I did not get far into the Game of Thrones book before I recognized the parallels to the Wars of the Roses. This video, which features author George RR Martin, discusses the historical parallels behind Game of Thrones. Martin said that his strategy was to take historical events and "dial them up to 11."
Robert Baratheon, for example, parallels Edward IV. Tyrion Lannister as Richard III. Sansa Stark as Elizabeth of York. Ned Stark as Richard, Duke of York. And so on.
The video above does a pretty good job of illuminating the real history behind Game of Thrones.
Fought on August 1, 1759, the Battle of Minden saw British, Hanoverians, Hessians and Prussians under Prince Ferdinand of Brunswick face off against French and Saxon forces under Marshal the Marquis de Contades. The battle ended in an unlikely victory for the British and their allies, as two brigades of British foot (under some confusion about their orders), marched unsupported into the French line, winning the day.
The battle today is commemorated by the Minden Rose worn by participating regiments. Legend says that during the battle, those regiments decorated their uniforms with roses plucked from hedgerows on the battlefield.
Stuart Reid's book, The Battle of Minden 1759 is a well-written, well-documented account of the events leading to the battle, and, somewhat briefly, of the battle itself. The title of the book is somewhat misleading, though, for an account of the actual battle occupies just one of eight chapters. The preceding seven cover the prelude, including some very interesting political twists and turns.
Reid says as much in his introduction:
This, therefore is a book as much about the British Army and its curious road to Minden as it is about the extraordinary victory which two British infantry brigades won there. It is a story which had its unlikely origins in North America and in Germany in a battle on the Weser which saw both sides running away from each other. It is also a story which for the British Army began with a series of futile amphibious operations against the French coast ..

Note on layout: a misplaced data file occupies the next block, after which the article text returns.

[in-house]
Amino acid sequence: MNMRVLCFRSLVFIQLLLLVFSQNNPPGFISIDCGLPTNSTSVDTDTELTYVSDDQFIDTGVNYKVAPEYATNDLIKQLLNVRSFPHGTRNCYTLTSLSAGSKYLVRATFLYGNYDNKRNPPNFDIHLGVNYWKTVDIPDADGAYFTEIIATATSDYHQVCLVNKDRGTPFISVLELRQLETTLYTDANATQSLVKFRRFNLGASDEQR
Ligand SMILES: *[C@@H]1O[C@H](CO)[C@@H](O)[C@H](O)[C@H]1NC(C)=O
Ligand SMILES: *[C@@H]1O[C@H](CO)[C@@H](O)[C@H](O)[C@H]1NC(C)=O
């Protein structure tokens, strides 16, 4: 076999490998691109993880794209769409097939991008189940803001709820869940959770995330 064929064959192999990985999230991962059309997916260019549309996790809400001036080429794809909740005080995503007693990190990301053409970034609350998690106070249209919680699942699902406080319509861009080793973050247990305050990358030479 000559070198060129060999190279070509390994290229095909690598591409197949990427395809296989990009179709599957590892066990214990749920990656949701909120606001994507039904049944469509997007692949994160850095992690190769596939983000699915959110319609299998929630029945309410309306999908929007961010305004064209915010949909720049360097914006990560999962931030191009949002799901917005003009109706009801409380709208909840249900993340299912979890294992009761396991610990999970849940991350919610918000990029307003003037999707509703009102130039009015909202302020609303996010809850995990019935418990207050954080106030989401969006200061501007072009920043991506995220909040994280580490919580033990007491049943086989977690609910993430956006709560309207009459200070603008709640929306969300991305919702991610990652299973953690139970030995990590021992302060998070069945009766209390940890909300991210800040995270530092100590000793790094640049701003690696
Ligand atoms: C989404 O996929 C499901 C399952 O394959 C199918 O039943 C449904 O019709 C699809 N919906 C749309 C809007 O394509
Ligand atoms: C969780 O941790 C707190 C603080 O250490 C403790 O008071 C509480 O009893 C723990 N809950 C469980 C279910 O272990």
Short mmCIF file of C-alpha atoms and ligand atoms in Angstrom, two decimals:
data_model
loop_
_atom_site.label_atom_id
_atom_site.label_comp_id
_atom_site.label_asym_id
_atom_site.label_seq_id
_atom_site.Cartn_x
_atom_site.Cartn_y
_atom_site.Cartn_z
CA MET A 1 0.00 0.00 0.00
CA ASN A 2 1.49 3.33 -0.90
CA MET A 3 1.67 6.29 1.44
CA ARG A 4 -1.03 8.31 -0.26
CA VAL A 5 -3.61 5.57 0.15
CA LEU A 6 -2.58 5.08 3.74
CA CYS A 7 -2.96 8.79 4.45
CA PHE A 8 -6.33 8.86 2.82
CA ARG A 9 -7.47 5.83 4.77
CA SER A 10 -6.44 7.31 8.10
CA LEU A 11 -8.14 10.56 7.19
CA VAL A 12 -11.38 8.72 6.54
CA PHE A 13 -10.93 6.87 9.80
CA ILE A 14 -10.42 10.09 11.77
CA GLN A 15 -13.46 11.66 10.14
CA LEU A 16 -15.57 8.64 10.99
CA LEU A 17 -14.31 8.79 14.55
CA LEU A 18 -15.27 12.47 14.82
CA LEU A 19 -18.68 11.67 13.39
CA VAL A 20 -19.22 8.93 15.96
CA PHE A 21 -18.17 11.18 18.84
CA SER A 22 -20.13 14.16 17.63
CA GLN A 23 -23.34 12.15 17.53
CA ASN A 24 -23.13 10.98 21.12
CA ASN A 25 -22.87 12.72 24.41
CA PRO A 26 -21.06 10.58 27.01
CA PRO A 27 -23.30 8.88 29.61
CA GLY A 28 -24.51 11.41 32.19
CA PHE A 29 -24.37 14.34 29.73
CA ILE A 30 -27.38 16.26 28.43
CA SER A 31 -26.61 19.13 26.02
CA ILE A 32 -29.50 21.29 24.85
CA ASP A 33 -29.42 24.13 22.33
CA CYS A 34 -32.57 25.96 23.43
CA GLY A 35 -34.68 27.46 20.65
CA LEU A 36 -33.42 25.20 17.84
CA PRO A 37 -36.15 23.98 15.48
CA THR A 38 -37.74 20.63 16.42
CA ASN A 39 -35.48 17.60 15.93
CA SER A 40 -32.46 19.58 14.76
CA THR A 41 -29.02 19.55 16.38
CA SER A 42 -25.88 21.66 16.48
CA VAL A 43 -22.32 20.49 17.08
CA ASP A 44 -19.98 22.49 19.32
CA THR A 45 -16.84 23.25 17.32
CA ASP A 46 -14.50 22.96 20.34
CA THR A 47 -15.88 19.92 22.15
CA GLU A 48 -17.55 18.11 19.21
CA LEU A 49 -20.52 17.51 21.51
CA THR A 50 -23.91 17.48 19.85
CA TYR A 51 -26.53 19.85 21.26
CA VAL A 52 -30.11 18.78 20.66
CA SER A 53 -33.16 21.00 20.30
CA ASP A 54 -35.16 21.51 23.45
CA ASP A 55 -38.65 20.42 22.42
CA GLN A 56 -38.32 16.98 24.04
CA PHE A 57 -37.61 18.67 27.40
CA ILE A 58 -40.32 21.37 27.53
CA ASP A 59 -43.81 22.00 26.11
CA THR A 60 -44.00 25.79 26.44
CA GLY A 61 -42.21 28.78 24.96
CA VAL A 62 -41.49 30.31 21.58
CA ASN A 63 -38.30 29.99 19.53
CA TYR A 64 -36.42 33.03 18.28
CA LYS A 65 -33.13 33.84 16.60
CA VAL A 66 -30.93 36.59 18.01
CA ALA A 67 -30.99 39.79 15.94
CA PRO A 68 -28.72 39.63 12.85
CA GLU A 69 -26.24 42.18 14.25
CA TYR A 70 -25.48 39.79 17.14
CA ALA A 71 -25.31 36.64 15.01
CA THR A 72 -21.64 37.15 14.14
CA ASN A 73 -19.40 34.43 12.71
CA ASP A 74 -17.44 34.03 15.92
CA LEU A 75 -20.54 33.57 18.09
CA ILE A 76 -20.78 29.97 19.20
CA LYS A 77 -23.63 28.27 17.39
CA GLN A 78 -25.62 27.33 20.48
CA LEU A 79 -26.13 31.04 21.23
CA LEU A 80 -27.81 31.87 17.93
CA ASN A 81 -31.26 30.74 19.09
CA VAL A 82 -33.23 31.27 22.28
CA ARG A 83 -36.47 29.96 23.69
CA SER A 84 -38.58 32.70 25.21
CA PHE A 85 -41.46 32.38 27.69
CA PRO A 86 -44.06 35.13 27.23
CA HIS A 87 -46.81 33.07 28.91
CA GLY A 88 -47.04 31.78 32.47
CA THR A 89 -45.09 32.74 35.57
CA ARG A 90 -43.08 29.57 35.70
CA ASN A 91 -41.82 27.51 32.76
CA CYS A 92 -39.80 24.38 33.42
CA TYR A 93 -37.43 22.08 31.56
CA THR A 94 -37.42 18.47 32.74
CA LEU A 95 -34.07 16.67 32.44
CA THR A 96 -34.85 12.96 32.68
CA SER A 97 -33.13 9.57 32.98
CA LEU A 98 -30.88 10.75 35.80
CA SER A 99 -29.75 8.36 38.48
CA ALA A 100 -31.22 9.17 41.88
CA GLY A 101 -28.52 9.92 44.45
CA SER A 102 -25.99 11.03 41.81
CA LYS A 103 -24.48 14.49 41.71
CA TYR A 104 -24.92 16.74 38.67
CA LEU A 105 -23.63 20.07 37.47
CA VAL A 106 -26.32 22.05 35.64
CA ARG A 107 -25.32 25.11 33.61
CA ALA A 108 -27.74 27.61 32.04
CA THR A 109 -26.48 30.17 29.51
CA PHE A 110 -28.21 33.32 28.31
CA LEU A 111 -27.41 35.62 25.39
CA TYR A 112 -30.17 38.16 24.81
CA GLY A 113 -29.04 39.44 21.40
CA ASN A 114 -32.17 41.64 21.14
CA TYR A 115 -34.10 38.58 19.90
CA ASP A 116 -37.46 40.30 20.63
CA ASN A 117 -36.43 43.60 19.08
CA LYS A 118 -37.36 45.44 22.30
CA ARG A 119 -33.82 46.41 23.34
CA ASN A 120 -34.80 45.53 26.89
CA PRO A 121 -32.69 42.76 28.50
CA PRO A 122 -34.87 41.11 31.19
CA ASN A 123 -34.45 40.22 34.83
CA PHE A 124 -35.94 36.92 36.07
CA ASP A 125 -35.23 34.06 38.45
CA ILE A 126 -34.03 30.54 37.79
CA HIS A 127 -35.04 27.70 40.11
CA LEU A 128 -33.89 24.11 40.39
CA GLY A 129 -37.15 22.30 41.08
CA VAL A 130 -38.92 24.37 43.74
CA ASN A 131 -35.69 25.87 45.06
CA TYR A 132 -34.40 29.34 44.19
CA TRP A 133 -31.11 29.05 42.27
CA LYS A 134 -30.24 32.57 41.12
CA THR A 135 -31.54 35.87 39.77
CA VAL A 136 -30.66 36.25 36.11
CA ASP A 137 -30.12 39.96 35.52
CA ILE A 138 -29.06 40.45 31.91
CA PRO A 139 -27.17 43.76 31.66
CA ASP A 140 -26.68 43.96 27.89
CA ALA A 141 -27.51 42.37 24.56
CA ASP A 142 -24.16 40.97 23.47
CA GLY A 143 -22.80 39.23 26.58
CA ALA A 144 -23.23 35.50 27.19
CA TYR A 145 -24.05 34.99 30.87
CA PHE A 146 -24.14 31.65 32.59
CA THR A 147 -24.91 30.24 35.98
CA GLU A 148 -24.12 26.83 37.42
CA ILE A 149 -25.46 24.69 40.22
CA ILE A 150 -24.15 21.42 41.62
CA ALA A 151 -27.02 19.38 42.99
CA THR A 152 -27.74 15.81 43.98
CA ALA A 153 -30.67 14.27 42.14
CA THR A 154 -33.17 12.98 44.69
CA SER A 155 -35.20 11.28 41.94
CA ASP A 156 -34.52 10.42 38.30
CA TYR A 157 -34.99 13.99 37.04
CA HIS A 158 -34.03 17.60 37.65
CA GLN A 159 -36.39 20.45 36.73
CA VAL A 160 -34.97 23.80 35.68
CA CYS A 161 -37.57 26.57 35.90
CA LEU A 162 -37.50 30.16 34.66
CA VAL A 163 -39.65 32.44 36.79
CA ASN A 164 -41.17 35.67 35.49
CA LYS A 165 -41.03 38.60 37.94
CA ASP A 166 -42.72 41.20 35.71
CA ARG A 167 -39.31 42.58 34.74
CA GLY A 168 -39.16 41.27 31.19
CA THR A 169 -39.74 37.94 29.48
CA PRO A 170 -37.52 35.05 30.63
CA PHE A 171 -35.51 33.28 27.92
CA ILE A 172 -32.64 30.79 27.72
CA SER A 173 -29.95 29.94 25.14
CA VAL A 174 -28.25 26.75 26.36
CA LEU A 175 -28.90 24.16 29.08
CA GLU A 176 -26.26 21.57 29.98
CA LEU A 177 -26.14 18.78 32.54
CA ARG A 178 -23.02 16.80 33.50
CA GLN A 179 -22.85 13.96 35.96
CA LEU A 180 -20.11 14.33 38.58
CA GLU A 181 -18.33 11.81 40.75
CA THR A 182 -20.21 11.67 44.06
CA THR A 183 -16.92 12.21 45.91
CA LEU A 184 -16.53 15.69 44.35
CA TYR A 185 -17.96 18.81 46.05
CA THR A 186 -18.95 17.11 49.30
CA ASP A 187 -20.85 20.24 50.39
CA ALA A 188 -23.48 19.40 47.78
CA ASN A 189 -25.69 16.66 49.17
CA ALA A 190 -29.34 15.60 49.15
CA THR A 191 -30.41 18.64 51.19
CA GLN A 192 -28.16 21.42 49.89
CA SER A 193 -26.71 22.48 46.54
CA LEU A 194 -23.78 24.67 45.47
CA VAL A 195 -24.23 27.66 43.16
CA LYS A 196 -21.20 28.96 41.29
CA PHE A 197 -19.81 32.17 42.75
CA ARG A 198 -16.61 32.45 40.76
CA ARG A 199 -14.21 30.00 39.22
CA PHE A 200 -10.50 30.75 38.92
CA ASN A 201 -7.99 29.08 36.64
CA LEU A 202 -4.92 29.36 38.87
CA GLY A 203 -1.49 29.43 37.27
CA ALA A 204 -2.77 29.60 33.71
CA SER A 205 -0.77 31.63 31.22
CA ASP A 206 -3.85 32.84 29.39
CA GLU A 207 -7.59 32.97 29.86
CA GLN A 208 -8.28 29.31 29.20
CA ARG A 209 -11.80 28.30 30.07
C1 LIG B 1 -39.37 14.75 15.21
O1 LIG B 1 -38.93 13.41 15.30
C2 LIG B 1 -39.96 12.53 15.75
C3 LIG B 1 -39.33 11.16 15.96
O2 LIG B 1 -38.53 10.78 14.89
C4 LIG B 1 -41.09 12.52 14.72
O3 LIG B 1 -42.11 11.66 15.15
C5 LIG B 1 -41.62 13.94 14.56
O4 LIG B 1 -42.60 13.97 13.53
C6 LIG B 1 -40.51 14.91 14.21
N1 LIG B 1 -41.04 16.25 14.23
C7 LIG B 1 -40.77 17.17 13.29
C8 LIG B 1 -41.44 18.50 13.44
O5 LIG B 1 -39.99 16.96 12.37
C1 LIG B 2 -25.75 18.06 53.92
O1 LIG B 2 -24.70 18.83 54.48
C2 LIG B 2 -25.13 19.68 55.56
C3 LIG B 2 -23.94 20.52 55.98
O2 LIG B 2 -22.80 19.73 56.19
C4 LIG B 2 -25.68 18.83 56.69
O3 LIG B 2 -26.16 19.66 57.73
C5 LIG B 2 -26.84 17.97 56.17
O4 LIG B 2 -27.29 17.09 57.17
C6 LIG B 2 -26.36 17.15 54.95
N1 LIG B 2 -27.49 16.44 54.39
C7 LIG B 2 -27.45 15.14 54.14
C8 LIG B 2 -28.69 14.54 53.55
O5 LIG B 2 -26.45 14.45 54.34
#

I enjoyed the read and learned quite a bit, but I have two complaints:
First, the text needed more maps. For someone unfamiliar with the geography, and only a longtime wargamer's knowledge of the Seven Years War, I found myself turning time and again to the internet to figure out where there various villages, rivers, etc. were located, and what their spatial relationship was to the previously mentioned villages and rivers. I was frankly lost, geographically speaking.
Along the same lines, I got lost in the unfamiliar names. I of course knew Ferdinand, Sackville, Sporken, Kingsley and other significant names, but there were so very many more. Charts showing who these people where, and who their immediate superiors and subordinates were would have been useful. Some of that information was in the appendices, but it would have been nice to have them embedded at various points within the text for easy reference.
All of that said, I suspect that Reid wrote The Battle of Minden for readers better versed in the Seven Years War than I. For those grognards, I think this likely is a must read. For more casual reader, Ithink I would suggest a refresher book or two on the Seven Years War before tackling this one.
Interestingly, the version on Amazon has a different subhead than my review copy. The Amazon version says "The Miraculous Victory of the Seven Years War," while mine says "The Impossible Victory of the Seven Years War."